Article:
Many Congressional Democrats have called for an end to the health-insurance industry's antitrust exemption and on Tuesday President Barack Obama joined them.
At Tuesday's briefing to reporters, Robert Gibbs, White House press secretary, said:
... Today, the president announced the administration's strong support for repealing the antitrust exemption currently enjoyed by health insurers. At its core, health reform is all about ensuring that American families and businesses have more choices, benefit from
more competition and have greater control over their own health care.
Repealing this exemption is an important part of that effort.
Today, there are no rules outlawing bid-rigging, price-fixing and other insurance-company practices that will drive up health-care costs and often drive up their own profits as well. That was transmitted to Congress, in a statement of administration policy, as the House considers that legislation over the next couple of days.
The insurance industry has enjoyed an antitrust exemption under the McCarran-Ferguson Act since 1945. And it applies not just to health insurers but other lines of insurance like property ans casualty.
The exemption was a response to a 1944 Supreme Court decision that ruled the federal government could had regulatory authority over the insurance industry.
Many experts who have looked into the matter have concluded that repealing the exemption would have little to no affect on insurance premiums or competition. That includes the Congressional Budget Office.
But there are other experts who say there would be an impact.
The Kaiser Health News website has a good explainer on all of this.
An excerpt of the KHN report:
Currently, all types of insurance have the antitrust exemption. Some lines of insurance, such as some property and casualty insurance, have historically formed organizations called rating bureaus that collect and pool claims data from different companies. This information allows insurers to more accurately predict how much they might end up paying out to customers and even set premium rates together.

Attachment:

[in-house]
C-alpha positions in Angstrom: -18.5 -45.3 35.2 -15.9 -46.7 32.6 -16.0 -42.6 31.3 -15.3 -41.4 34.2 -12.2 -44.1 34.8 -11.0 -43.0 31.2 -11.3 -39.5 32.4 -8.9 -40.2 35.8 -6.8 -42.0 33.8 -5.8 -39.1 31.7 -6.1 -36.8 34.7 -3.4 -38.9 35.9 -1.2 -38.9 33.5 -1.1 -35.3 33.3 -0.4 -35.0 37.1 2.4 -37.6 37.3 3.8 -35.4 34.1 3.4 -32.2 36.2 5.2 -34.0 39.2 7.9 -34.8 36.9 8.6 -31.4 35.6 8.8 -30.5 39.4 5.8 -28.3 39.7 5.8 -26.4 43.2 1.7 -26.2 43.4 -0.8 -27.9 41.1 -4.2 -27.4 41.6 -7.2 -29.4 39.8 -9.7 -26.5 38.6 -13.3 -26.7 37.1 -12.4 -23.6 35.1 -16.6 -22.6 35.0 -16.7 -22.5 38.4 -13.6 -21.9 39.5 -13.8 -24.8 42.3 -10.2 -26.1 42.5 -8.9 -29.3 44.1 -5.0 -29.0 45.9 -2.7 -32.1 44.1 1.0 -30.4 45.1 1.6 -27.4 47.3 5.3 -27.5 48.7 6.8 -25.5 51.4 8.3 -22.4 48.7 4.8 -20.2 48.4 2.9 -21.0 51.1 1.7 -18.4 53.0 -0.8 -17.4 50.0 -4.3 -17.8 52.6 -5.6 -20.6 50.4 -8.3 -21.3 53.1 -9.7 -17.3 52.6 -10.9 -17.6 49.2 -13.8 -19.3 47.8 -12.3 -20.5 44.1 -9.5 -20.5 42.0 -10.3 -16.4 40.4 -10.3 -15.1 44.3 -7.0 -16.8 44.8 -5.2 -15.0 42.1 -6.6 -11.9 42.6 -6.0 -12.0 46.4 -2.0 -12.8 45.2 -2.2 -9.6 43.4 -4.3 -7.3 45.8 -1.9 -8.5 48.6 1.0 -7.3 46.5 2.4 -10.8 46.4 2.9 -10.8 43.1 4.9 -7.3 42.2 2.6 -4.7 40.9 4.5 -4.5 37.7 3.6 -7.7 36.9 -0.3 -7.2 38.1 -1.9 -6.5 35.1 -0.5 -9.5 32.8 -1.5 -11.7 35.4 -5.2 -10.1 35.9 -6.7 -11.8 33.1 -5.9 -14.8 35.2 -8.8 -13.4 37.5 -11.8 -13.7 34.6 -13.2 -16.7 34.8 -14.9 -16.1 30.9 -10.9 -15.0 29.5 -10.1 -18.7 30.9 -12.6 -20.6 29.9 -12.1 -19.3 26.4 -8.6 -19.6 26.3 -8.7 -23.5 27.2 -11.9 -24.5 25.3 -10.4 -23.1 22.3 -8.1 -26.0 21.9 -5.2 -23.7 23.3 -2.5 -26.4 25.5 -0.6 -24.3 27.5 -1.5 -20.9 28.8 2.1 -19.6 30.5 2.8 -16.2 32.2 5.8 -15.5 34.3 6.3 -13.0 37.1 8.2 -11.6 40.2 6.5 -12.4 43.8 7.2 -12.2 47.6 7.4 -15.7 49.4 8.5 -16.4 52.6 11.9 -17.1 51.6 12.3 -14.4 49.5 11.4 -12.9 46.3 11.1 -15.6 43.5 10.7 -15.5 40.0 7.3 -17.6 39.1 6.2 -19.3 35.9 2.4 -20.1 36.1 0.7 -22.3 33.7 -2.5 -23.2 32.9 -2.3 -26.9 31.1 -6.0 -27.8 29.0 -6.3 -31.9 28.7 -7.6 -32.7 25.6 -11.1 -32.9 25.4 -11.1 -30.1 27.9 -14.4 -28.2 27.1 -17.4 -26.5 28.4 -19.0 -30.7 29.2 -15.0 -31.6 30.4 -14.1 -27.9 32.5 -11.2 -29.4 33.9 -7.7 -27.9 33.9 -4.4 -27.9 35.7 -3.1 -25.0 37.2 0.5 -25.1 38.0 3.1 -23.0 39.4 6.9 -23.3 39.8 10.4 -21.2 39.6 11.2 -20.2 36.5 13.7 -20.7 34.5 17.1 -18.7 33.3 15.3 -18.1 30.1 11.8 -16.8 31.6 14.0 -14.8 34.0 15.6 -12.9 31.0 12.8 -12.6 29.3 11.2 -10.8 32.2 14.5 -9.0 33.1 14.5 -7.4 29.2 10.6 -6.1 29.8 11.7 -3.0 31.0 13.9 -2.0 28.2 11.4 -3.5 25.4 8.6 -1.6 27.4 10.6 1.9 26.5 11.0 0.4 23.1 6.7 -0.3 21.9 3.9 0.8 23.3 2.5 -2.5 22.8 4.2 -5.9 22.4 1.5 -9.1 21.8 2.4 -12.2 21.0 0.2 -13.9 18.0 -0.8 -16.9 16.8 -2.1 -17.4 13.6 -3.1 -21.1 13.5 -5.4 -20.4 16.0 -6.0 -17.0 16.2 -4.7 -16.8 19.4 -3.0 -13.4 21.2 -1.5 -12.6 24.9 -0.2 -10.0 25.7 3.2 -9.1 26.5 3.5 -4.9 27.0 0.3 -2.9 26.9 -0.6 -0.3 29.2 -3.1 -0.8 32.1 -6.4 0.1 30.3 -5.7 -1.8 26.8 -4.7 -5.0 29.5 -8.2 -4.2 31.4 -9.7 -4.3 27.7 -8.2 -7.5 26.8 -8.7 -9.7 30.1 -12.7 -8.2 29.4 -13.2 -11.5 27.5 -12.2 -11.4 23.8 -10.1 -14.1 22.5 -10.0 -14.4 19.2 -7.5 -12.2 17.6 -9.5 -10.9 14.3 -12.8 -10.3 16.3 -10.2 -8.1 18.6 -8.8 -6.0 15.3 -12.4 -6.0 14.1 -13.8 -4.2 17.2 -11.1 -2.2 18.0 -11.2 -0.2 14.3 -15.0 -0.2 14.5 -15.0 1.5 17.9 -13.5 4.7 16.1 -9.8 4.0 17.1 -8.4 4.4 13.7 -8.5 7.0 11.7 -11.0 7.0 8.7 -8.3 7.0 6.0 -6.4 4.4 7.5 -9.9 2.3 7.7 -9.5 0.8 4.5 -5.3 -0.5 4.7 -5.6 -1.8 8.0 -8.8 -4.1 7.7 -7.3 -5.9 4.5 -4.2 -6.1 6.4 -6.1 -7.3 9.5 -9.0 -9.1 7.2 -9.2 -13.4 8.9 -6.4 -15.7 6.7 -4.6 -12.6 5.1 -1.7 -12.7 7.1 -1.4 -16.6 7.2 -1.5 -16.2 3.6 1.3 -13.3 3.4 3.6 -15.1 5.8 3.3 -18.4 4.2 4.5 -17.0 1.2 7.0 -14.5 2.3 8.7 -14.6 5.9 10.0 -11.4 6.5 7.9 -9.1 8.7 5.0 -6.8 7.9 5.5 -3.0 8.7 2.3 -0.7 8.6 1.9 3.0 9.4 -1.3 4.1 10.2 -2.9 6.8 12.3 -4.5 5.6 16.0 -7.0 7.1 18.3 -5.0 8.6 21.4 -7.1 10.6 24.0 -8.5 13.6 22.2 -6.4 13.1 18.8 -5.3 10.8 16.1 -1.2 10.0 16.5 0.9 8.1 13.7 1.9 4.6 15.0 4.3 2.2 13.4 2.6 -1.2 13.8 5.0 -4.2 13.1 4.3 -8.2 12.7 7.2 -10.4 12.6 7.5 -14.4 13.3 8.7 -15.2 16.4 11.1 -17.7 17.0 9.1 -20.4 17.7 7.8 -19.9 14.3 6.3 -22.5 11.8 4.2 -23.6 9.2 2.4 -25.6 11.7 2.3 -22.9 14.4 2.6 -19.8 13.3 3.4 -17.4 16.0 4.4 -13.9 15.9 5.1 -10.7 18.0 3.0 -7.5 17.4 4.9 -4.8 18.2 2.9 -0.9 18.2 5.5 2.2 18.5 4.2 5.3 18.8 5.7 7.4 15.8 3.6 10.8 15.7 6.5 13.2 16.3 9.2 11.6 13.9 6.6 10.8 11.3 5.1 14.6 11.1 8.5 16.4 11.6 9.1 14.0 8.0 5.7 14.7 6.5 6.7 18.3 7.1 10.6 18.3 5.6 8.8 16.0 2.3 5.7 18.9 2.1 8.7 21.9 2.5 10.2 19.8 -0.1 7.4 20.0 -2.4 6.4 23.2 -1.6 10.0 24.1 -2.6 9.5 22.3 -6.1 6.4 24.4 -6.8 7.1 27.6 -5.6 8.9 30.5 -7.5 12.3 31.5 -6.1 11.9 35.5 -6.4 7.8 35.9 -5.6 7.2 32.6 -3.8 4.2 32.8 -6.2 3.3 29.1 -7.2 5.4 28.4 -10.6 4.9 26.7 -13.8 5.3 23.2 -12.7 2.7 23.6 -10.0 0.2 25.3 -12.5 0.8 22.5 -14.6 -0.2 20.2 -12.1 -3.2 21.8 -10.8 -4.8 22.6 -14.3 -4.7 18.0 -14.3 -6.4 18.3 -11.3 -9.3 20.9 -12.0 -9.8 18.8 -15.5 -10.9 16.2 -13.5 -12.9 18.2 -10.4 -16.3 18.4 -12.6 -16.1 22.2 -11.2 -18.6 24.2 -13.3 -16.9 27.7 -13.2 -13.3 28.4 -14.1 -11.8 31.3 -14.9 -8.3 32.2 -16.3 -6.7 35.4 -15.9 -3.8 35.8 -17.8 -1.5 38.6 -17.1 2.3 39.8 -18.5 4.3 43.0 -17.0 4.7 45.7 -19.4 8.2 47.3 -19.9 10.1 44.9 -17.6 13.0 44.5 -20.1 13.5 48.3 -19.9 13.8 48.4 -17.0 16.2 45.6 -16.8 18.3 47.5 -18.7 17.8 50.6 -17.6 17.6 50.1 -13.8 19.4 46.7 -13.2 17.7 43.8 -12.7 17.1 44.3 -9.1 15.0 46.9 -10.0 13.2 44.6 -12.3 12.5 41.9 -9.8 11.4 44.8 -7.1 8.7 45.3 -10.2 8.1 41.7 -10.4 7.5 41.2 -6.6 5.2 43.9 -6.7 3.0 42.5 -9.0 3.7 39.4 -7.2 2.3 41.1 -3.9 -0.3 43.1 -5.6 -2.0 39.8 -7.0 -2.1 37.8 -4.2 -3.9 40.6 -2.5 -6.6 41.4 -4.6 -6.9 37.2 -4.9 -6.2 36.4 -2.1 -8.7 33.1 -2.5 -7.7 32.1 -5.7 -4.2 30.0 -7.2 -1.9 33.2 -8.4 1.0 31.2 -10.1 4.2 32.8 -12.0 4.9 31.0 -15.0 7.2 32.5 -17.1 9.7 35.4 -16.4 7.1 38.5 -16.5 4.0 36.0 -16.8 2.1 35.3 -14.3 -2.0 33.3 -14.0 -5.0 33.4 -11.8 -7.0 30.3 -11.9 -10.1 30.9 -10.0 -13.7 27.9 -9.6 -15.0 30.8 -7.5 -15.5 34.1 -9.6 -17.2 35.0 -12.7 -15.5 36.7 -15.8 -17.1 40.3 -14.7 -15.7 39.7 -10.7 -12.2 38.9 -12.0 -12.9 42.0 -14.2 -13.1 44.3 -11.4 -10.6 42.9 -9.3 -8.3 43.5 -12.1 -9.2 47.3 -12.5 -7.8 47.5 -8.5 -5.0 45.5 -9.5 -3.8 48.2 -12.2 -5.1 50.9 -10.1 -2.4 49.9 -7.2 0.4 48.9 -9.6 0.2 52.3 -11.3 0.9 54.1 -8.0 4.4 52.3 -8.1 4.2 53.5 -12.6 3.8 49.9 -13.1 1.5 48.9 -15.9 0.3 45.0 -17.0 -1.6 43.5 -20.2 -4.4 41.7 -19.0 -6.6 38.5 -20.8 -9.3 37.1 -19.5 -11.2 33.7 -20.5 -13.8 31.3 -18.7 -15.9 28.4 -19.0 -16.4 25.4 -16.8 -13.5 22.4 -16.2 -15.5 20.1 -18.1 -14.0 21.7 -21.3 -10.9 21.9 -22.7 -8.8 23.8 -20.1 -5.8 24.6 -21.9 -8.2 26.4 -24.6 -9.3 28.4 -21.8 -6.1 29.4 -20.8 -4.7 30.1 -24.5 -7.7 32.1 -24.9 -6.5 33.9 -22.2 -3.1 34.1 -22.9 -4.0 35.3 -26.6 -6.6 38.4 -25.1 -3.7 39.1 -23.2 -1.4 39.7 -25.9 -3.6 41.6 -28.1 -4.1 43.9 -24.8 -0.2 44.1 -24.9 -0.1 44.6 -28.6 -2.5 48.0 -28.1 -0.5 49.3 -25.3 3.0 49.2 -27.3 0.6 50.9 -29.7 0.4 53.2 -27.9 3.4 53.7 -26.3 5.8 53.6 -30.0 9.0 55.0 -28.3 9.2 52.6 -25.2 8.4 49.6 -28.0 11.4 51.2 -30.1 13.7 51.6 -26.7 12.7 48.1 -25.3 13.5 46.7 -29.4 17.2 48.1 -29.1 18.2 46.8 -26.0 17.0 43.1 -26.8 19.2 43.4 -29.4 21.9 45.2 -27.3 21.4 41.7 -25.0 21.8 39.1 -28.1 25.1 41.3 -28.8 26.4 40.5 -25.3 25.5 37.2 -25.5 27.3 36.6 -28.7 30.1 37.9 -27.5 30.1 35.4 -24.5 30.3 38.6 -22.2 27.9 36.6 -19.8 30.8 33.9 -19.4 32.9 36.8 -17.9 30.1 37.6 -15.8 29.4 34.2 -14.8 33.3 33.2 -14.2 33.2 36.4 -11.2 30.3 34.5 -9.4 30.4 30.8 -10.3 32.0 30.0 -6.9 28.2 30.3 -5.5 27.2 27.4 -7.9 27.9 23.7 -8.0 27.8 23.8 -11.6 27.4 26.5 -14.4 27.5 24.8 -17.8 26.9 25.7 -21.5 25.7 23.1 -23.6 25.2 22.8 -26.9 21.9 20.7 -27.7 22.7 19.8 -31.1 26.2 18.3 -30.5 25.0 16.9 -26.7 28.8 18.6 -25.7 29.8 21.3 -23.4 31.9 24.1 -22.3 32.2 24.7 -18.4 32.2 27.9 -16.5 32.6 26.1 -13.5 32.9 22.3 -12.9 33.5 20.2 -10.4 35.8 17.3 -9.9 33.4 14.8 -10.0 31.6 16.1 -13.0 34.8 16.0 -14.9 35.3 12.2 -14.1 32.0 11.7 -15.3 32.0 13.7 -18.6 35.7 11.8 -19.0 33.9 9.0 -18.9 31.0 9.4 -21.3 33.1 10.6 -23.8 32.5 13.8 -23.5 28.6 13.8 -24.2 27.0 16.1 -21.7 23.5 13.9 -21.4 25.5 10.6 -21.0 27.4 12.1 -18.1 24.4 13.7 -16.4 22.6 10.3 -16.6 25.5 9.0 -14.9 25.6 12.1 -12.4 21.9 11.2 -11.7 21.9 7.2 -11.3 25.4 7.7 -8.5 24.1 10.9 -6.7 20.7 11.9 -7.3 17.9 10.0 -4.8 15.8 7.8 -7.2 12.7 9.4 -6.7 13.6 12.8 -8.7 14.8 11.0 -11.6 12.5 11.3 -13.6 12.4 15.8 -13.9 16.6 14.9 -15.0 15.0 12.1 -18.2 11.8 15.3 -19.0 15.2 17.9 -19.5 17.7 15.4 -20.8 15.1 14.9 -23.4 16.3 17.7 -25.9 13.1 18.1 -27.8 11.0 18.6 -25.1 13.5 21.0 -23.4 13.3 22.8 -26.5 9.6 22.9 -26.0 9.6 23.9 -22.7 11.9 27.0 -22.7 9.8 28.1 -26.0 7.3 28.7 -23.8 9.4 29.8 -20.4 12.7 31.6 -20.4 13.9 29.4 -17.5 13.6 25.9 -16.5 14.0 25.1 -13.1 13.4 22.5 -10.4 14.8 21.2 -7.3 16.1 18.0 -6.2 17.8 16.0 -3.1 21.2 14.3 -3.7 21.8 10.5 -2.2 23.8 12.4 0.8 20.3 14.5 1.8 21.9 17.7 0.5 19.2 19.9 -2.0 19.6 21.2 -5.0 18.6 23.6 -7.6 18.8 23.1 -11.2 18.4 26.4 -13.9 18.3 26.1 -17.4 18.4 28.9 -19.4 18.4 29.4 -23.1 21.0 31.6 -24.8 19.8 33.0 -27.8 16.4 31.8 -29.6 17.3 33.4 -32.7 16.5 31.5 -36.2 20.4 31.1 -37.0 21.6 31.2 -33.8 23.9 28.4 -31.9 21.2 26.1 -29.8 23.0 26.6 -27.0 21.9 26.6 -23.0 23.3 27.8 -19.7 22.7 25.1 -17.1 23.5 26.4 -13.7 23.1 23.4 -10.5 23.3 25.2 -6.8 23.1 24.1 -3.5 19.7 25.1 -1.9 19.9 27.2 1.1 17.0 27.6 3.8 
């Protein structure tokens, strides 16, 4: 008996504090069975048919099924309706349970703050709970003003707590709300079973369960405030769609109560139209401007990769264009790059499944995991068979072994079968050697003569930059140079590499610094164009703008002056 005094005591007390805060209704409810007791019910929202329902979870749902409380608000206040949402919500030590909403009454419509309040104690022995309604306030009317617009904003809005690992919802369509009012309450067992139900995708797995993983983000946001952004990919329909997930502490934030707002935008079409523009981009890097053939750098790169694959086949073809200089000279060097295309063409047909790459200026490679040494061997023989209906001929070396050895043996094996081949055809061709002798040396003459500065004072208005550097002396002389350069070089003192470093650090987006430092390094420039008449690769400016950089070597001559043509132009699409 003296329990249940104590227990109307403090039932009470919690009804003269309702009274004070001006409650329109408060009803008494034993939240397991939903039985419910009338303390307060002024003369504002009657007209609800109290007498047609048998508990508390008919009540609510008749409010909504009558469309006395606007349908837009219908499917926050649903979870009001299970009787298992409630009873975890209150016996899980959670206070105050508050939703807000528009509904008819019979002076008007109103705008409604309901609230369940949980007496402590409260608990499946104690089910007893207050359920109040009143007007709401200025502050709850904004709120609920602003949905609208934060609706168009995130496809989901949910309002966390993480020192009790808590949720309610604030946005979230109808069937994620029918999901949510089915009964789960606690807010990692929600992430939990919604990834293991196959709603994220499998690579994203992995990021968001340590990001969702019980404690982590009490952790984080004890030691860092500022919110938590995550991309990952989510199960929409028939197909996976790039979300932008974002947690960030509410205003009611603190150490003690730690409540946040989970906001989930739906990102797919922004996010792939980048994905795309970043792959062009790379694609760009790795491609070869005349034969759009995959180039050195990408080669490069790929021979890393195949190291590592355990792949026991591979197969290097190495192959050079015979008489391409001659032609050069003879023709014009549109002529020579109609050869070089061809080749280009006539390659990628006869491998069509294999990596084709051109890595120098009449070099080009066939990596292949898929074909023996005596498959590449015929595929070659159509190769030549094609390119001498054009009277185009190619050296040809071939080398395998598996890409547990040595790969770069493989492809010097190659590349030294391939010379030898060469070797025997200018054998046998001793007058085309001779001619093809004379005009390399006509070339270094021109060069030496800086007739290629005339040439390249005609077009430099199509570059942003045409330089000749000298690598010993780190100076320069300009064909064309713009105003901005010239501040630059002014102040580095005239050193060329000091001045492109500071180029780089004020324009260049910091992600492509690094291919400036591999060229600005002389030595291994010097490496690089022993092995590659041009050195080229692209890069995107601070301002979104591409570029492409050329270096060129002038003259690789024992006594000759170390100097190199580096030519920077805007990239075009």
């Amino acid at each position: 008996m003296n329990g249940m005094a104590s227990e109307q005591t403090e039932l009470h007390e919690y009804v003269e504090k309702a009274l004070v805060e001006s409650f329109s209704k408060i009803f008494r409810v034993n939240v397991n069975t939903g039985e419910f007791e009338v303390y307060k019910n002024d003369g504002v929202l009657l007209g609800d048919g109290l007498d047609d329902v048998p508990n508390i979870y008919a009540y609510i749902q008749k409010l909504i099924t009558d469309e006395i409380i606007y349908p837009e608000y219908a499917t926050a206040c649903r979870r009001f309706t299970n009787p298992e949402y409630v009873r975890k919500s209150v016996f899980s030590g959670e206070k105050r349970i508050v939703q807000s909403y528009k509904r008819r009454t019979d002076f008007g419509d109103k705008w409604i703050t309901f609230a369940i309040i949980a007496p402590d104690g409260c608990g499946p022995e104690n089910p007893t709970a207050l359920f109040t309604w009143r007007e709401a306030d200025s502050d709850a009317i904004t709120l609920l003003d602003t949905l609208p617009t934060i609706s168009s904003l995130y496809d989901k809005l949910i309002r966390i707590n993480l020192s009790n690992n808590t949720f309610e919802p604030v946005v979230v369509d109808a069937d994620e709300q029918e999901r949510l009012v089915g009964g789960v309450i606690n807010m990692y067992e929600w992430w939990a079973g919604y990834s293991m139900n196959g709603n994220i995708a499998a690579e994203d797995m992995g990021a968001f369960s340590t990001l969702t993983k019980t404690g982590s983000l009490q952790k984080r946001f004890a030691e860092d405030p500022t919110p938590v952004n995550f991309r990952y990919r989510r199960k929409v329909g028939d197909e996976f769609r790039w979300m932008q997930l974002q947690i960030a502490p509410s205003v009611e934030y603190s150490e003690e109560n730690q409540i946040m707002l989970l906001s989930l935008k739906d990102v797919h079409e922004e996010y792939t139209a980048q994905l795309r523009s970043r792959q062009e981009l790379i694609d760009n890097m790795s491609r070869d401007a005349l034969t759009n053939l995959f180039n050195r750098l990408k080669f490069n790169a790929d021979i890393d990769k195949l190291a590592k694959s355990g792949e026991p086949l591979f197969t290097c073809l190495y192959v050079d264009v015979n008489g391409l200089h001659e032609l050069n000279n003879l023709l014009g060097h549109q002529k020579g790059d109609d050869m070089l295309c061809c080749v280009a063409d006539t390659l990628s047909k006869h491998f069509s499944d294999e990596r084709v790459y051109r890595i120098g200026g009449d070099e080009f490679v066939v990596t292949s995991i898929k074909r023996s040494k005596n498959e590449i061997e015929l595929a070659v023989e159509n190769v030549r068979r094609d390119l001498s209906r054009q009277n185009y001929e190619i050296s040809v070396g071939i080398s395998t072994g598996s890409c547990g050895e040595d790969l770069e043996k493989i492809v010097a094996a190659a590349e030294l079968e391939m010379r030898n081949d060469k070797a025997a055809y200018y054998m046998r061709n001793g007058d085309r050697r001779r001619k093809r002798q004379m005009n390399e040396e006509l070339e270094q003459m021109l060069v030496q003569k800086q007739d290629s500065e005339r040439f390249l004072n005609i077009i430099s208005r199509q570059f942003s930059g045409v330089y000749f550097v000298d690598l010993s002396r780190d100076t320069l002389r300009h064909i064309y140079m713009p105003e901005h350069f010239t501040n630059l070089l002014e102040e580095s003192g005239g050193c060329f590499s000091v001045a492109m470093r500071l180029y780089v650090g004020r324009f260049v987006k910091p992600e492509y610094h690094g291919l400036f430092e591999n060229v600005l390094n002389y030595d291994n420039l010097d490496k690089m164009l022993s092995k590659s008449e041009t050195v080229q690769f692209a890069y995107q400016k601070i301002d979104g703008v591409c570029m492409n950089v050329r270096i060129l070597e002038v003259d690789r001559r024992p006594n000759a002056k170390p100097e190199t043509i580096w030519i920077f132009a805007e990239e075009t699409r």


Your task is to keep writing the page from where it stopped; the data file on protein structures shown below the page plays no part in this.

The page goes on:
But because health insurers tend to be large, and health risks tend to be fairly well-known and predictable, the health insurance industry doesn't share premium rate information about customers, said Art Lerner, who is co-chairman of the health care practice at Crowell & Moring, a Washington law firm. Lerner used to direct the FTC's health care antitrust program.
Harrington noted that some regions are dominated by one or two insurers but said that has little to do with the McCarran-Ferguson exemption and much to do with how federal and state officials have enforced mergers and acquisitions. (The Government Accountability Office updated an earlier report on insurance market competitiveness on Feb. 27, 2009).
Randy Stutz, a research fellow at the American Antitrust Institute, a nonprofit advocacy group that favors stricter antitrust enforcement, said it's difficult to know whether insurers are engaging in behavior that would violate federal antitrust laws because "collusion is inherently secretive in nature," adding, "You sort of have a Catch-22."
He said that there isn't evidence of illegal activity. Still, he said, federal antitrust laws have become more flexible since the enactment of McCarran-Ferguson, so the exemption for insurers is no longer needed for them to share historical data.
"The activities that McCarran was probably designed to protect are likely already allowed under the federal antitrust laws," he said.